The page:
EU decides to extend sanctions over Russia’s Crimea annexation

EU flags outside the European Commission headquarters in Brussels EU flags outside the European Commission headquarters in Brussels REUTERS/Yves Herman/File Photo

10 September 2020

The Council decided to lengthen the restrictive measures for a further six months, until 15 March 2021

Since March 2014, the European Union has been imposing restrictive measures against the Russian Federation, following its illegal annexation of Crimea, which is officially part of Ukraine. Crimea was assigned to the Ukrainan Soviet Socialist Republic in 1954, but Russia always considered it part of its own territory since the peninsula was historically tied to Moscow and Ukraine itself was under soviet administration. Even though the annexation was confirmed by a popular referendum, both the European Union and the United Nations contested its validity, condemning the event as a clear violation of international law and adopting a strict non-recognition policy.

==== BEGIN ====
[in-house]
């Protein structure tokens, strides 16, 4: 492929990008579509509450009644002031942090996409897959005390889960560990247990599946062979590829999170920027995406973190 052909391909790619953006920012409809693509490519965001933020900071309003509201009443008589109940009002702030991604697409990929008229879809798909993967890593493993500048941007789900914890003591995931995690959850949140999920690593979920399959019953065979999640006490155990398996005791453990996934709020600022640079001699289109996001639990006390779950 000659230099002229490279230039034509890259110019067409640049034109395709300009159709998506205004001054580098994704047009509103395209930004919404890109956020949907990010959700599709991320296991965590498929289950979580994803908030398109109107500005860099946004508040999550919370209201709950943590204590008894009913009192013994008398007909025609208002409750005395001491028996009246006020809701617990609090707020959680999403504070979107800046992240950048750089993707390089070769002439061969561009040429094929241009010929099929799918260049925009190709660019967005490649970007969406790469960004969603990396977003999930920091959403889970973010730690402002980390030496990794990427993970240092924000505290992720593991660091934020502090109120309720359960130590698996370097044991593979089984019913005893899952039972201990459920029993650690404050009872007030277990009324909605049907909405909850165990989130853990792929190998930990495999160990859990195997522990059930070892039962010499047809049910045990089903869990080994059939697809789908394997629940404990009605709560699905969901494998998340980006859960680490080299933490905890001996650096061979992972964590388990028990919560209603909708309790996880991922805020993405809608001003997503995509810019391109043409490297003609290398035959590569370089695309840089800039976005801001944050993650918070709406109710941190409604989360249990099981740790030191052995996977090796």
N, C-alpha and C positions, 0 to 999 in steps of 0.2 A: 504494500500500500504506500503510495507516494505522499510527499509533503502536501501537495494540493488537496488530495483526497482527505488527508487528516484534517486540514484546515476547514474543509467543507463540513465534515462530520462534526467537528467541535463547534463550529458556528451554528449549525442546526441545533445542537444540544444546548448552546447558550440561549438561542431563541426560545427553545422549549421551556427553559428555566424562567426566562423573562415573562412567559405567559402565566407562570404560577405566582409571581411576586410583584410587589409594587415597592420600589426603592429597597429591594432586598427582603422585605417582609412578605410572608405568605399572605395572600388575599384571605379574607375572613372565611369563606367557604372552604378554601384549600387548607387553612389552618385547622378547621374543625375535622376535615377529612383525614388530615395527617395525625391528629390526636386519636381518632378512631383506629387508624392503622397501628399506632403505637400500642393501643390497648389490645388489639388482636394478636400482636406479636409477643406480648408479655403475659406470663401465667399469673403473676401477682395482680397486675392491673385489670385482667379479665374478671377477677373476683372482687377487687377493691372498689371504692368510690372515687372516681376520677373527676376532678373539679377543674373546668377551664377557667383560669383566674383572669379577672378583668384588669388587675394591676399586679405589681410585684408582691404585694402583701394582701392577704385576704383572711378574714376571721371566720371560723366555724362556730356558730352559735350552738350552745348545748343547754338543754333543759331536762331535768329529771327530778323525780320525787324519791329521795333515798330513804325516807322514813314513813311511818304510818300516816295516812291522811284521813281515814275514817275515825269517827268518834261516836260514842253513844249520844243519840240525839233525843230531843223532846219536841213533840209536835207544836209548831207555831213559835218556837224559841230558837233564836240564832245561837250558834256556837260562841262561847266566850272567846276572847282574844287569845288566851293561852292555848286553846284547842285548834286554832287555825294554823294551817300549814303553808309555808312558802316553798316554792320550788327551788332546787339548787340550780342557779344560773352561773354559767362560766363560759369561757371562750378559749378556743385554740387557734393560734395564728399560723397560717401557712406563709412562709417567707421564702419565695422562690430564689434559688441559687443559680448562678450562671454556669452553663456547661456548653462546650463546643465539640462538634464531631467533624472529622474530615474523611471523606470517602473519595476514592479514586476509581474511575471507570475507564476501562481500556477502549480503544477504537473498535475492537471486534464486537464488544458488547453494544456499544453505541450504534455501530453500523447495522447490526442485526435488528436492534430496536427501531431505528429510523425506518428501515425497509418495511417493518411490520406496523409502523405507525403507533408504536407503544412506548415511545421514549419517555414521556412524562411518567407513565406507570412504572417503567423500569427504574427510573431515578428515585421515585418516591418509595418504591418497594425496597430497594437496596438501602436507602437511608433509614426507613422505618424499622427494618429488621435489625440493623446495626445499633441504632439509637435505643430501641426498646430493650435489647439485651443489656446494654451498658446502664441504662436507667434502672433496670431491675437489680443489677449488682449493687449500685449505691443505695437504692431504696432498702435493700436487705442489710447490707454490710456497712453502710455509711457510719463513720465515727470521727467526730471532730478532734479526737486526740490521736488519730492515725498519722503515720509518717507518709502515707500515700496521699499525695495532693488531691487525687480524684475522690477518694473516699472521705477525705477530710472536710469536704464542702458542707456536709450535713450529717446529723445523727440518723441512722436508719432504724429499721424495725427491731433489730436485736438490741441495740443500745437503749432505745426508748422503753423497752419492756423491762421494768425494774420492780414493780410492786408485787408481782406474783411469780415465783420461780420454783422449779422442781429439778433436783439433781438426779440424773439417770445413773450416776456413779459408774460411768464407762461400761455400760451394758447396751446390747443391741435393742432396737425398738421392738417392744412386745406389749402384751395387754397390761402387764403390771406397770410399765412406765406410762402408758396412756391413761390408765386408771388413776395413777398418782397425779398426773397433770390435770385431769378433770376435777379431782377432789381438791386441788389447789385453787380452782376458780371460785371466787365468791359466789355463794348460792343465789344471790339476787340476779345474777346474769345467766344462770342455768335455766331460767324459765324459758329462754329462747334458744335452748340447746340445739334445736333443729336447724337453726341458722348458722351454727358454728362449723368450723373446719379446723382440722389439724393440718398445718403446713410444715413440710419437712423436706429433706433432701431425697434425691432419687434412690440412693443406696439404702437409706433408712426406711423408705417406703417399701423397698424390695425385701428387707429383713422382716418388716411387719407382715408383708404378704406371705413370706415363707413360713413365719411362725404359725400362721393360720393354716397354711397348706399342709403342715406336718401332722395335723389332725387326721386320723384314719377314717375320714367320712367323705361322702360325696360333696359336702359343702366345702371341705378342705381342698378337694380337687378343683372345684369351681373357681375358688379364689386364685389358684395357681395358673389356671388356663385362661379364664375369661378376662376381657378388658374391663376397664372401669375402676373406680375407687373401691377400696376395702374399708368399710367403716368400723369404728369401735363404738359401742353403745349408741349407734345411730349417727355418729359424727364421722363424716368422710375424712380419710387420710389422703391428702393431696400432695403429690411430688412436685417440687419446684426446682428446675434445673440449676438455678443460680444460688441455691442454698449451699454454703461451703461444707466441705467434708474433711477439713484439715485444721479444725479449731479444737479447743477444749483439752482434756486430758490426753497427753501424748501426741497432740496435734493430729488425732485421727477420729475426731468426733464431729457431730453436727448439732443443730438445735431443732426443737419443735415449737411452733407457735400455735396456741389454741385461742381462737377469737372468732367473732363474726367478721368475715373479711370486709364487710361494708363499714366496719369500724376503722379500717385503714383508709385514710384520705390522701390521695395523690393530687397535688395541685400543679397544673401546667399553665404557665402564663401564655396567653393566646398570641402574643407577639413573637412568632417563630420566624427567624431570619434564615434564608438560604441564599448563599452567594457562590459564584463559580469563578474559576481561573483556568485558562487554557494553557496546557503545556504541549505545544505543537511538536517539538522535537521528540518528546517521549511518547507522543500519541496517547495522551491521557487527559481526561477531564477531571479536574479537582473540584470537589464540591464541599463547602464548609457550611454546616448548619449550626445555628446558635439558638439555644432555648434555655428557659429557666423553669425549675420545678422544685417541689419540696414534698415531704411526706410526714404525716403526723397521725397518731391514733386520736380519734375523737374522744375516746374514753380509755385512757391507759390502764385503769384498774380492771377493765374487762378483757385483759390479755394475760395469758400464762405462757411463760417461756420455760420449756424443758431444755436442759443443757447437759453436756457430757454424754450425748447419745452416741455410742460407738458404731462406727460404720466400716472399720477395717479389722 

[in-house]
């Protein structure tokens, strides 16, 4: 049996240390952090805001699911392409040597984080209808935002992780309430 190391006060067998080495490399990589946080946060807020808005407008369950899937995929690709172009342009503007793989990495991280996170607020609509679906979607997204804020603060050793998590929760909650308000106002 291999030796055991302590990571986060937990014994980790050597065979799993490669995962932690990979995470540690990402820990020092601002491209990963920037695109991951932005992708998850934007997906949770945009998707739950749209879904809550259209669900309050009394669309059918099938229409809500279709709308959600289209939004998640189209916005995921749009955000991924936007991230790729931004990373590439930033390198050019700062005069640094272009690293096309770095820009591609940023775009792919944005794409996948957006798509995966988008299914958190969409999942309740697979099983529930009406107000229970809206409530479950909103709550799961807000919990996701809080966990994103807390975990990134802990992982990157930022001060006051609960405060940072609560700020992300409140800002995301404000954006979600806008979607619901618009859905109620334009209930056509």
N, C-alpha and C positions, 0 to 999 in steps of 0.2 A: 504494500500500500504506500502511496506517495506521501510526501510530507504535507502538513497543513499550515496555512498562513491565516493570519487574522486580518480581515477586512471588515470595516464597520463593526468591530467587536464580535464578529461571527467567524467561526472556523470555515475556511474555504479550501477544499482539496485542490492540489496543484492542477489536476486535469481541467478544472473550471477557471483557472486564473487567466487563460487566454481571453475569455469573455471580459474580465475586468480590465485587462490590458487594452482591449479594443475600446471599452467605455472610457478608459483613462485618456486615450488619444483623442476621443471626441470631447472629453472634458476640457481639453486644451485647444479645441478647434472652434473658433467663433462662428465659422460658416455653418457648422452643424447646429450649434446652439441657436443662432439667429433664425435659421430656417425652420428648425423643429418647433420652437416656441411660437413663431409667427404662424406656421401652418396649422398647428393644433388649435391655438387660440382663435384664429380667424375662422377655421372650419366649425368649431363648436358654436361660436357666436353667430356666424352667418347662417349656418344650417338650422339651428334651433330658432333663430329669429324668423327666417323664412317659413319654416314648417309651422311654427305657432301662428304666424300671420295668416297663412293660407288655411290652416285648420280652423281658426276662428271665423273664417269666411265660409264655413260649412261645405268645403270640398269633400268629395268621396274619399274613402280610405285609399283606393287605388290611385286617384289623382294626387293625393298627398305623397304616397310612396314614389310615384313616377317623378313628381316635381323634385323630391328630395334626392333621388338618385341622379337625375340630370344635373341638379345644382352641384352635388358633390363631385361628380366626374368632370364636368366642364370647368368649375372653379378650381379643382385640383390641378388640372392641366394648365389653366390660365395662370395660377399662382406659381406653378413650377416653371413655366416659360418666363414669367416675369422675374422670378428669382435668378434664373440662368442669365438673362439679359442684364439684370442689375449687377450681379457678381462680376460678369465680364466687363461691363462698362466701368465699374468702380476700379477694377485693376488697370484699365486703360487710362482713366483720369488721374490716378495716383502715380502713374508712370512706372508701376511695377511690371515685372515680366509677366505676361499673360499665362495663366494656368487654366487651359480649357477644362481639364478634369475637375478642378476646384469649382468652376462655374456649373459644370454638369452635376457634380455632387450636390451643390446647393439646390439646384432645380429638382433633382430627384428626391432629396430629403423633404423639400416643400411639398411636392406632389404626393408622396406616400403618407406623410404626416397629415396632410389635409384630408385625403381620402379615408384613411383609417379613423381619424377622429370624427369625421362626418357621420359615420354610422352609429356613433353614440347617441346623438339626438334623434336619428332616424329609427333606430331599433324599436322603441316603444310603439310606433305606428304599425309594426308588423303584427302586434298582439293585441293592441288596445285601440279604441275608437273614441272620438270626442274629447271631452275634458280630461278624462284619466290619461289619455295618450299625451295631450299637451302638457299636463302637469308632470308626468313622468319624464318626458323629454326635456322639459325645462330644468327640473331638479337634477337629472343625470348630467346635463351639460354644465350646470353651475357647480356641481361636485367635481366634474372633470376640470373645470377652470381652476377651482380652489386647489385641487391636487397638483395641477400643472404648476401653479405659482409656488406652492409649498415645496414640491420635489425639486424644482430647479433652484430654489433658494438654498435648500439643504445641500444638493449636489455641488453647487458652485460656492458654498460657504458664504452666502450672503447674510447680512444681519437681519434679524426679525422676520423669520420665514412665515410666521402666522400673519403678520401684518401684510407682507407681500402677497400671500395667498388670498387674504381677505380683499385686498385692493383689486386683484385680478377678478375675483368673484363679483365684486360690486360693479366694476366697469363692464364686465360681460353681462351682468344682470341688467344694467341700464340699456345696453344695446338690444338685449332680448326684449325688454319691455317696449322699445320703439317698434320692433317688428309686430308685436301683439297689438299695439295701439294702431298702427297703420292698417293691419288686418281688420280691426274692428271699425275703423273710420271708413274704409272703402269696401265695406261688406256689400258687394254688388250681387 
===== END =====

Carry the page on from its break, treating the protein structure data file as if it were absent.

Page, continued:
In spite of the restrictive measures adopted through the last six years, the situation is still unchanged: Crimea remains under the Russian Federation’s control and Ukraine is not likely to regain the administration of the region soon. On 10 September, the EU Council decided to extend the existing sanctions for a further six months, until 15 March 2021. 

The sanctions adopted have been of different kinds, from diplomatic measures to individual restrictive ones, such as asset freeze and travel restrictions against individuals who undermined Ukraine’s territorial integrity and sovereignty. Such individual restrictive measures currently apply to 175 persons and 44 entities. The list of sanctioned people and entities is constantly reviewed and periodically updated by the Council. Moreover, there have been restrictions on economic relations with Crimea and economic sanctions targeting specific sectors of trade with Russia.  


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Author: Margherita Curti; Editor: Matteo Consiglio

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